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In all the years we’ve been traveling to Central America, only once have I had to go to a hospital.
Our daughter had developed an unusual rash on her arms and I needed to make sure that it wasn’t serious.
We wouldn’t be back in the states for another month, so I warily proceeded to the local emergency room.
It was dismal, to say the least. It was similar to what I imagine U.S. hospitals were like in the 1930s, only not so clean. The sounds reminded me of old, scary movies set in asylums.
I couldn’t help but wonder what was happening to the small child agonizingly screaming for his mother to make them stop. Or what illness plagued the elderly man loudly moaning in a room somewhere down the dark hallway.
Five years have passed since that ER visit, and I still cringe every time I think of it.
Yesterday, I received a call that the young daughter of a friend was having surgery in the same hospital.
We dearly love this little family and the phone call stayed on my mind all day.
We happen to be in the area this week and I wanted to visit her, but I tried to justify waiting until she got home.
Hubby came in from work and said, “We need to go see her.”
I hemmed and hawed. I said I didn’t want to unnecessarily expose our kids to illness. I said I thought it would be acceptable if he went for both of us.
I reminded him that I’ve felt a tendency toward being a recluse lately, and that this was way out of my comfort zone. I told him that I couldn’t bear to see the sights, smell the odors, and hear the sounds again. I told him flat out, “I will not go!”
He went without me.
He returned with the heavy sadness and burden that I personally was fighting so hard to avoid.
He described the bleak state of the children’s ward. The subpar equipment, the dirty mattresses, the stifling heat, the open windows letting in mosquitoes and smoke from nearby brush fires.
And most shockingly, our sweet girl’s incision was not bandaged.
Five hours after surgery, her mother had still not seen a doctor for a post-op discussion or been given any instructions for her care.
“You need to go,” he said.
“I can’t do it,” I replied.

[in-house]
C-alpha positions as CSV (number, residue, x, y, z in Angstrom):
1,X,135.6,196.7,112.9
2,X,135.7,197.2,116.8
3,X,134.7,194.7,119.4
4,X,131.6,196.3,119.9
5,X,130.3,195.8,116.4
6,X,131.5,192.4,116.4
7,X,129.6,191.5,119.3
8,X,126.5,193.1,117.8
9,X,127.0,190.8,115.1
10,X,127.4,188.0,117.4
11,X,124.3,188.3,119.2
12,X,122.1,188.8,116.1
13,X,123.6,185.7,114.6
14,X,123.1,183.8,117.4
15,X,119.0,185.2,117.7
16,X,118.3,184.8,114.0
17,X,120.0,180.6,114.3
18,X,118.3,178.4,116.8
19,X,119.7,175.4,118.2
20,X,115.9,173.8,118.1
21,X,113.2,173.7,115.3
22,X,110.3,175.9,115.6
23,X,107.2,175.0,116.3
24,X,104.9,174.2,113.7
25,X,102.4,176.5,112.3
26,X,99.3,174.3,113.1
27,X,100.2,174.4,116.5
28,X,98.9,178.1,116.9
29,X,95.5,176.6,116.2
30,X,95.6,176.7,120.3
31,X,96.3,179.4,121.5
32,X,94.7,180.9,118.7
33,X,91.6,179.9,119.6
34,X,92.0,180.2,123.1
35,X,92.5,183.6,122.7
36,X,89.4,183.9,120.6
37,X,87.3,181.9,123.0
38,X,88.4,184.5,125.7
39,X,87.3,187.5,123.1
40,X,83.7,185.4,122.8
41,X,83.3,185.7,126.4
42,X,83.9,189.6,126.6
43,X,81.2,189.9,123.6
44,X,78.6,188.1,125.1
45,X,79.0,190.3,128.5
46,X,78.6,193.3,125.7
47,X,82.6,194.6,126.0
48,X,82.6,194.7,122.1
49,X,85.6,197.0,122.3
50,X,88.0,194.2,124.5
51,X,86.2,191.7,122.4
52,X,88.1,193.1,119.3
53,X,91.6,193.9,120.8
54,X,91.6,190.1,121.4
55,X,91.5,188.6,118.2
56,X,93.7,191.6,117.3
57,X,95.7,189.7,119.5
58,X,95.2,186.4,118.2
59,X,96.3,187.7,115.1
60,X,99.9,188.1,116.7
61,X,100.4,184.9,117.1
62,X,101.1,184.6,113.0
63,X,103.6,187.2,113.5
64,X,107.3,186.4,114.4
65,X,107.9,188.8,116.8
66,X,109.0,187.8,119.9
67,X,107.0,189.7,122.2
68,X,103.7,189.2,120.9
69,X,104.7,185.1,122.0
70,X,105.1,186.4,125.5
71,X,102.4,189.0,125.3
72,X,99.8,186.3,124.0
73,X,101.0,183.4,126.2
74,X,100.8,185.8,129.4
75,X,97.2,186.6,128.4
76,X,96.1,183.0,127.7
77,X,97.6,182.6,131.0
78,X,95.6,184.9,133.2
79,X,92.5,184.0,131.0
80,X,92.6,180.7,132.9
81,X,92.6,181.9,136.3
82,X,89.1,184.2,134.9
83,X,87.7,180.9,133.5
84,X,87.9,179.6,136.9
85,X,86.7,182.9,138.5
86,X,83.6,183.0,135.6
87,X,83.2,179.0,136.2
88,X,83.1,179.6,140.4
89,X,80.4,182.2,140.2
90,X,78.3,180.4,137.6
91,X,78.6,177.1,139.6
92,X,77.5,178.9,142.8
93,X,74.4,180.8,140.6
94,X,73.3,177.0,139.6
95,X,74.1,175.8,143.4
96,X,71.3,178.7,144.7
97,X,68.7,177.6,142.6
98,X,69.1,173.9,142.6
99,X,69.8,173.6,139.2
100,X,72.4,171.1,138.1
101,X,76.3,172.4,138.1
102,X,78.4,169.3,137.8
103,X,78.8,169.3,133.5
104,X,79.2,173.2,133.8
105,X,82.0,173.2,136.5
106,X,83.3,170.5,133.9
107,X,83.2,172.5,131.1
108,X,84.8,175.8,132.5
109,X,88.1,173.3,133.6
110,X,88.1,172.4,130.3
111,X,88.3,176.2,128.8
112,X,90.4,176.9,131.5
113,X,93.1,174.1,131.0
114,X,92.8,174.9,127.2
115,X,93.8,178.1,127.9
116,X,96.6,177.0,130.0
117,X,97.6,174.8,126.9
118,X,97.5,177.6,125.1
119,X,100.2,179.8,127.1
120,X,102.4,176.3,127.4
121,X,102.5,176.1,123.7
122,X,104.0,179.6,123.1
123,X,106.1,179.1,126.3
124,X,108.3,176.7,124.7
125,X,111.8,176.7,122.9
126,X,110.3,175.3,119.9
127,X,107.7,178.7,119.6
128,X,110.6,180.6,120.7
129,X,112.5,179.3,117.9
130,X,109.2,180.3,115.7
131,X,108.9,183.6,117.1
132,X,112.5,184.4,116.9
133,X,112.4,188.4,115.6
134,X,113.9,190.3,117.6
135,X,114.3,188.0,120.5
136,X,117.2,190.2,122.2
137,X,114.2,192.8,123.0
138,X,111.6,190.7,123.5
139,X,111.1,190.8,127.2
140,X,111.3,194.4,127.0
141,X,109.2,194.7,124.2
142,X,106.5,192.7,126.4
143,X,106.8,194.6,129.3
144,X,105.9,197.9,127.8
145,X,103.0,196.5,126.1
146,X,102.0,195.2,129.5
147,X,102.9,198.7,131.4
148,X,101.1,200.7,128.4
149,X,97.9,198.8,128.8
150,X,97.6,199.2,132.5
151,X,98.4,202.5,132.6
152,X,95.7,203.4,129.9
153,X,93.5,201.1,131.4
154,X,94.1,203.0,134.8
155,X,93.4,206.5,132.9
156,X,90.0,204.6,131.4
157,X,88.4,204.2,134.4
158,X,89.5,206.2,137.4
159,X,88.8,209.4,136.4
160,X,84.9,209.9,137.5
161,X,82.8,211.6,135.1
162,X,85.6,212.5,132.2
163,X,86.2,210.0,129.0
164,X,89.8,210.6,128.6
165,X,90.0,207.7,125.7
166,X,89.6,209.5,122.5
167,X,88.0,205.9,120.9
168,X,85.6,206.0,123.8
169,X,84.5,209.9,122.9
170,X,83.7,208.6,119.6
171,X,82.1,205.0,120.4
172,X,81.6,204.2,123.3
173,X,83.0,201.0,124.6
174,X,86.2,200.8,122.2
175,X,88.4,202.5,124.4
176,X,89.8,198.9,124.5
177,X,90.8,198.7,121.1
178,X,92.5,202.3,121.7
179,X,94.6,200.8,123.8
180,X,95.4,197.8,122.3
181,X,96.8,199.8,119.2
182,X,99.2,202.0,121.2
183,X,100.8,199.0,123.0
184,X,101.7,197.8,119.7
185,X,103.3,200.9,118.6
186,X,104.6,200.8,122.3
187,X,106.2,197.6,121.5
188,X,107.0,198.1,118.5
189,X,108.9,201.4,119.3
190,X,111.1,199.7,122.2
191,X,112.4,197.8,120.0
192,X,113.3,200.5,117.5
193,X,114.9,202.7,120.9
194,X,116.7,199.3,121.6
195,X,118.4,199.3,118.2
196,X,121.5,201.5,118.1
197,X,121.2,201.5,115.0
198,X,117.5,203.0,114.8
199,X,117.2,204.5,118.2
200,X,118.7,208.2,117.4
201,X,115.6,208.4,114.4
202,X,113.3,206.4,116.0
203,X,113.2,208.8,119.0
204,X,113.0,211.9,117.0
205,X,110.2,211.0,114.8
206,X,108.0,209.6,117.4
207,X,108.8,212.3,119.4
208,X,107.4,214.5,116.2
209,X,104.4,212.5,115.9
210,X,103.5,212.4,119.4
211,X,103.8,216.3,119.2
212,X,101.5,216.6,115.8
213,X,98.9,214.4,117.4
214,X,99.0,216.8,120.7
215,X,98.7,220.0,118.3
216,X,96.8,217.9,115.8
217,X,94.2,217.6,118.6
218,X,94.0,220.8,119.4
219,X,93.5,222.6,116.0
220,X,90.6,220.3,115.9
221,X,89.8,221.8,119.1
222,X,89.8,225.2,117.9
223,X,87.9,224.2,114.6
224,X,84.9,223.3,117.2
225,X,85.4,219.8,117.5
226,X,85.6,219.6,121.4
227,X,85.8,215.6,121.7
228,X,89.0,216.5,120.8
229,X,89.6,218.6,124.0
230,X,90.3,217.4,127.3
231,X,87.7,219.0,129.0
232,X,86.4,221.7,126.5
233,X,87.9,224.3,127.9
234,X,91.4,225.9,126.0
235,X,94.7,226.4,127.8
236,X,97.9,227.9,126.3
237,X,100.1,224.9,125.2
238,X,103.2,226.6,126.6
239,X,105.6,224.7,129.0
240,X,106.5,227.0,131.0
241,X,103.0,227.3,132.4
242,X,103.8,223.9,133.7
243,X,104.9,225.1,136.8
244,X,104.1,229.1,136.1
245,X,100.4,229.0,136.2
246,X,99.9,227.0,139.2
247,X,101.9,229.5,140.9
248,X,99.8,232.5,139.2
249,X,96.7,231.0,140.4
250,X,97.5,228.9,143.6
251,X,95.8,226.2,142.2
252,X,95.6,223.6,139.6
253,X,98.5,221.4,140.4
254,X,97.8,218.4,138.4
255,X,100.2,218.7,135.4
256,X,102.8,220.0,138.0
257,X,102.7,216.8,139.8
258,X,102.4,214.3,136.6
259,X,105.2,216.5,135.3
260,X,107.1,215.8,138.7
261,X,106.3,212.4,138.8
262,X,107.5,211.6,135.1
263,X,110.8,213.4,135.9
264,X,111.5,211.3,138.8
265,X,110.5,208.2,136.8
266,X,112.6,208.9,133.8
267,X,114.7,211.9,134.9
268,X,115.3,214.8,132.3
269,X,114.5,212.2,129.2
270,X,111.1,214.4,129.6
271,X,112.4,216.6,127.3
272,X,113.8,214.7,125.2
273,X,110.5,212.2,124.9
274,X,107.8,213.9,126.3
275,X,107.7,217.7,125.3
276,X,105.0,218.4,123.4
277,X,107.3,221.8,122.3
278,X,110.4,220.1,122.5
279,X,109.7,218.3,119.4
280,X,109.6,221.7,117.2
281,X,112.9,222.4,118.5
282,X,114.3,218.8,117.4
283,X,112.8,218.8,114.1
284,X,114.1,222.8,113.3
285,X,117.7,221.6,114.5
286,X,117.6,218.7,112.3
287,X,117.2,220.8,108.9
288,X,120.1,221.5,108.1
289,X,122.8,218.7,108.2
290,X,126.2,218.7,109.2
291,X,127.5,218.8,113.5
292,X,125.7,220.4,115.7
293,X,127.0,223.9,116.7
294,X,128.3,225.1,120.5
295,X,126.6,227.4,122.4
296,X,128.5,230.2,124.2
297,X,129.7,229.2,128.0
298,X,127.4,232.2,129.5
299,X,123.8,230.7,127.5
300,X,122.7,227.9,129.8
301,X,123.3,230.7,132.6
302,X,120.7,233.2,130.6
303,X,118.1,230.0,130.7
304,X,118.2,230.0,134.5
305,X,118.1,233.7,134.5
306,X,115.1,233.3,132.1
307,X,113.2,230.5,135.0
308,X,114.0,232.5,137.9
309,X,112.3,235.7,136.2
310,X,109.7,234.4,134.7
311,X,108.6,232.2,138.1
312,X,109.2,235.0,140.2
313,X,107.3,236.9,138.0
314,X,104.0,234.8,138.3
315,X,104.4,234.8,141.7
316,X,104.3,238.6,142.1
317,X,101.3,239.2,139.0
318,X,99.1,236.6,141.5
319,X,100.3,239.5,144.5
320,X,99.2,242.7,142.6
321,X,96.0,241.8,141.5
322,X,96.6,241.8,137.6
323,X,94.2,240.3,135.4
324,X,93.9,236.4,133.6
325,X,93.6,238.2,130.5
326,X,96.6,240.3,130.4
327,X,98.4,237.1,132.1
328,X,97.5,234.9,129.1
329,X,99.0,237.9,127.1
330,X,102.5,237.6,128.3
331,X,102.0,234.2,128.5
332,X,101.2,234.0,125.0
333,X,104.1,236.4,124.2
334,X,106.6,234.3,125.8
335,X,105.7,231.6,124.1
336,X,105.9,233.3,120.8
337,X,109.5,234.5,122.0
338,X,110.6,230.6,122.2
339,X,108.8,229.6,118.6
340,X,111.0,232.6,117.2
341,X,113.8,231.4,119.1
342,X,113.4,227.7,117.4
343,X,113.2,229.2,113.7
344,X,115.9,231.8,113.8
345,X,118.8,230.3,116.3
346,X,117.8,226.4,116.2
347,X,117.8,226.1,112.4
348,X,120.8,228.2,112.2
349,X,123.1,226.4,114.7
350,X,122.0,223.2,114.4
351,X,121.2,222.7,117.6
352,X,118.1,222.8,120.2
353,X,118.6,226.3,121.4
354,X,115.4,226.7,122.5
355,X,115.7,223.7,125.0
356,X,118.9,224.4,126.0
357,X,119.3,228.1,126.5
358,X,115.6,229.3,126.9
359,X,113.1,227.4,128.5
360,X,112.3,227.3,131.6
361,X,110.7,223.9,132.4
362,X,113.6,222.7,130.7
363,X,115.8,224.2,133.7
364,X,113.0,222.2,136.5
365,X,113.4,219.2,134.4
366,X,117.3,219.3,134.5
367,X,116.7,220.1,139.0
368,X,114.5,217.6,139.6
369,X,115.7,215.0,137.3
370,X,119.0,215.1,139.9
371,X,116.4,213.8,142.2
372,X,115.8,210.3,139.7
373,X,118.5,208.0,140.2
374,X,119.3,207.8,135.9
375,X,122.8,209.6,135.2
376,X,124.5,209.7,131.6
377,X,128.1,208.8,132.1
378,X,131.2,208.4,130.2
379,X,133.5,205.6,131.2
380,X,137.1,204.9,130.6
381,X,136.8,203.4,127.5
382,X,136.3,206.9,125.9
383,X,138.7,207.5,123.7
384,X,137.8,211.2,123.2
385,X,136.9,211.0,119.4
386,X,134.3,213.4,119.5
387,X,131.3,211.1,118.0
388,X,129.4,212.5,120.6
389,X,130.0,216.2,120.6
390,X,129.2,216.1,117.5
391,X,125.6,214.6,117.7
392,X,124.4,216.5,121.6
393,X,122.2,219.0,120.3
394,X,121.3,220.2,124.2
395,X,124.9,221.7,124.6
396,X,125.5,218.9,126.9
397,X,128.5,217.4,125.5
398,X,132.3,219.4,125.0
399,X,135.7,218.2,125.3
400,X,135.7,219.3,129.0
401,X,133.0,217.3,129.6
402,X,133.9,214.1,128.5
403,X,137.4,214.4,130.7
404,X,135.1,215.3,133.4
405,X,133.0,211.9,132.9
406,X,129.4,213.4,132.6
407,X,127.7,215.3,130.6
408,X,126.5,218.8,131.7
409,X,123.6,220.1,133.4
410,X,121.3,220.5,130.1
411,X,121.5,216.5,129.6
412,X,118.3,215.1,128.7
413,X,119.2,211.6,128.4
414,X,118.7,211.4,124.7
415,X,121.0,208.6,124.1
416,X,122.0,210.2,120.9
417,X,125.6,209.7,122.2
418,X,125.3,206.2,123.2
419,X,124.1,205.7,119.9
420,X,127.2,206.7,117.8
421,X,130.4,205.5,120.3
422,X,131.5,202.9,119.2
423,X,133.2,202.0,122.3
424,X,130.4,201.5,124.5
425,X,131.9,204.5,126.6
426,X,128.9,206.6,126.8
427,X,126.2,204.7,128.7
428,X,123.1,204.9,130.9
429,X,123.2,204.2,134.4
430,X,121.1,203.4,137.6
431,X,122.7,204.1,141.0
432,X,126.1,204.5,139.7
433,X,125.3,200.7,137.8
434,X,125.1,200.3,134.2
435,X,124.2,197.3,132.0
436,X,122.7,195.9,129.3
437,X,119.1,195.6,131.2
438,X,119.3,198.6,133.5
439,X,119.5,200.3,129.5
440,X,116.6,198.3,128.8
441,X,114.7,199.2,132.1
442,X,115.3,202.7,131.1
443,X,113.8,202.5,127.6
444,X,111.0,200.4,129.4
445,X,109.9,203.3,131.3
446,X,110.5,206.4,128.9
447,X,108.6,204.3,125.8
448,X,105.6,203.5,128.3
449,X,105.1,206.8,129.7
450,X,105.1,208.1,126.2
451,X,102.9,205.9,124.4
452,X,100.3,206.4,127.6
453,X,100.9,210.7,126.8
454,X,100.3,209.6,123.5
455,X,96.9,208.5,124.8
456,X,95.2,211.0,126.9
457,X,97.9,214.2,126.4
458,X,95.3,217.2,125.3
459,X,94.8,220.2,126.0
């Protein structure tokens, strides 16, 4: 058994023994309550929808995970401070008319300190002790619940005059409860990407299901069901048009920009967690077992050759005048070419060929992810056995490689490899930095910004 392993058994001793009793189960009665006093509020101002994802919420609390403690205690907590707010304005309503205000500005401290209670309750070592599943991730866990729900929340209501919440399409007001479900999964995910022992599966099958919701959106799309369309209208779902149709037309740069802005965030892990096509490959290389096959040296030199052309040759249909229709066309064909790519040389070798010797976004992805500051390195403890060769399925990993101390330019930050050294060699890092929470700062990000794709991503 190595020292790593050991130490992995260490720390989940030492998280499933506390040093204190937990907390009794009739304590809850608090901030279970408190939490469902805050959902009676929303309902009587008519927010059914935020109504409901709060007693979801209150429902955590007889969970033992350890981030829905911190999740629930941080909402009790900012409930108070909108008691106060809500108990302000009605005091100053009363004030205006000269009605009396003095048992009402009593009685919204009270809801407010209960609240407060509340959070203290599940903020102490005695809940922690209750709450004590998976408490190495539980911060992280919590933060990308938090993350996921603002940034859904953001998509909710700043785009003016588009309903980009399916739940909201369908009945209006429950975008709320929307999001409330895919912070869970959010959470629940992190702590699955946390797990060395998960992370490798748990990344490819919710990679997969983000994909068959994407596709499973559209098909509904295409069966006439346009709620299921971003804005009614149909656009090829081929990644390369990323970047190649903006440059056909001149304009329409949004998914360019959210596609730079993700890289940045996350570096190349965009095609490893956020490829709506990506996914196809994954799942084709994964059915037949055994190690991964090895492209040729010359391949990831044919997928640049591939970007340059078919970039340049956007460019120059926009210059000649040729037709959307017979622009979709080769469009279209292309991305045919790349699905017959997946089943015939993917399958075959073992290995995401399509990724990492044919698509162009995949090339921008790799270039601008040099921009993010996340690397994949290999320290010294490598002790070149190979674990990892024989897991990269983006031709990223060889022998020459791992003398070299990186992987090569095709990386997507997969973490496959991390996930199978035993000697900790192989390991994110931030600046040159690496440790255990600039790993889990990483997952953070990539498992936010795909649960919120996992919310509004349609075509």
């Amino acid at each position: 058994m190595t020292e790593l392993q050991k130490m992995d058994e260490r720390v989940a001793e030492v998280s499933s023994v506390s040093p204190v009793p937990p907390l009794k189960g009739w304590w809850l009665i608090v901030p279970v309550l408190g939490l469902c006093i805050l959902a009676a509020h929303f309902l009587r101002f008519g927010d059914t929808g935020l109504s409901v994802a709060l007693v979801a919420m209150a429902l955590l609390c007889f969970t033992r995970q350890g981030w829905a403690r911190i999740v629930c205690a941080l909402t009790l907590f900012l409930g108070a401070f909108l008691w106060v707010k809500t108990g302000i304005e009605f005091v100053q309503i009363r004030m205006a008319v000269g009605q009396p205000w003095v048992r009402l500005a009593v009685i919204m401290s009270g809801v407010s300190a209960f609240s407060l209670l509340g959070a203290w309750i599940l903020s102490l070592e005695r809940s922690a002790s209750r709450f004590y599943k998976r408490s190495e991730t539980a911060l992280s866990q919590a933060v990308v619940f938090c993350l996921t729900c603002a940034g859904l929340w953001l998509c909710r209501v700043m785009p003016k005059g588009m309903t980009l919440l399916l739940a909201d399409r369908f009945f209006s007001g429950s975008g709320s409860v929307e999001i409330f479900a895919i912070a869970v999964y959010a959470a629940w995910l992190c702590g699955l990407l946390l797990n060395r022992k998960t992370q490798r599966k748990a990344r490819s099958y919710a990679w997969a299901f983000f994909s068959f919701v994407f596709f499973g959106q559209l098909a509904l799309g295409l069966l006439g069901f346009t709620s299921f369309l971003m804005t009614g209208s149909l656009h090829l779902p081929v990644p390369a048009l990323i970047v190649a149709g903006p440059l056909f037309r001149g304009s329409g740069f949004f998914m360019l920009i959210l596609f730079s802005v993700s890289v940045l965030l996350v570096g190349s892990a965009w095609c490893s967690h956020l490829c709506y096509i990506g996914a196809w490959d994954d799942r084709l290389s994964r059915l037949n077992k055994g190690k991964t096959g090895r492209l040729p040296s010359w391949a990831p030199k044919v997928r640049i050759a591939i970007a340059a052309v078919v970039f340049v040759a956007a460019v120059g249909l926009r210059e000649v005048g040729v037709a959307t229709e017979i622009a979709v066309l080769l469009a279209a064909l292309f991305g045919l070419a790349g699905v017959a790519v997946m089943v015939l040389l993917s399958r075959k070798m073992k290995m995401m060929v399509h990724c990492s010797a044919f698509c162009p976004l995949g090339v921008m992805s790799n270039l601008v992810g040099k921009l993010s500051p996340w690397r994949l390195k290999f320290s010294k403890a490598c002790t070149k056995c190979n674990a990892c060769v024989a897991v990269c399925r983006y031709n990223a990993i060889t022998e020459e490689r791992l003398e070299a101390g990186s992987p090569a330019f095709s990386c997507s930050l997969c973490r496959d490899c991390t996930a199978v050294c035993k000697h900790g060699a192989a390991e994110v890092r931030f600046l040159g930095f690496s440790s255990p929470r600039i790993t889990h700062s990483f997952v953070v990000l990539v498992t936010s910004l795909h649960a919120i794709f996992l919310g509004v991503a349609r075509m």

About that time our 4-year-old son fell and hit his head on the hard tile floor.
Hubby scooped him up and said, “God’s going to see that you go to the hospital one way or the other, Jonah!”
“Nope! I’m going to the Laundromat!” And I left.
I got in the car and argued with God.
“This is not a big deal! I don’t need to go to the hospital. My heart can’t handle it tonight, God. The burden of sick, hurting children is too much for me right now.”
And God responded in a nearly audible voice, “IT’S NOT ABOUT YOU!”
I drove through the chain-link fence, and surveyed the run down, low-rise building. It was dark, except for a few scattered fluorescent bulbs. I walked past the ER entrance and tried to ignore the painful sounds coming from inside.
Last year, a young boy was choking on a bean, and instead of using basic life-saving procedures, the doctor had ordered an x-ray. The little boy died in his mother’s arms while they were waiting.
There didn’t seem to be anyone else in the hospital. I didn’t see doctors or nurses. No one at the cashier’s desk or reception area.
I walked down the long, dark hallway, trying to focus on the seafoam green paint peeling from the concrete walls. I shuddered when I saw the hand-painted sign pointing the way to the “OB-GYN and AIDS testing.”
“Stay focused,” I admonished myself when a small lizard ran across the ceiling just above my head. Finally, I found a janitor with an old string mop and a bucket of brown water. He pointed in the direction of the children’s ward, and I pressed onward.
I tried to channel my dad who is an expert at hospital visitations. He’s so good at it because he has always known, “It’s not about you!”
Finally, I made my way to the tiny little girl I had come to see. I wished I could scoop her up and take her to the Peyton Manning Children’s Hospital in Indianapolis, but of course that was impossible.
Instead, I knelt by her bedside and prayed. I prayed that her pain would be minimal, and that she would recover quickly and without infection.
And I thanked God for reminding me that sometimes, most of the time, it’s not about me.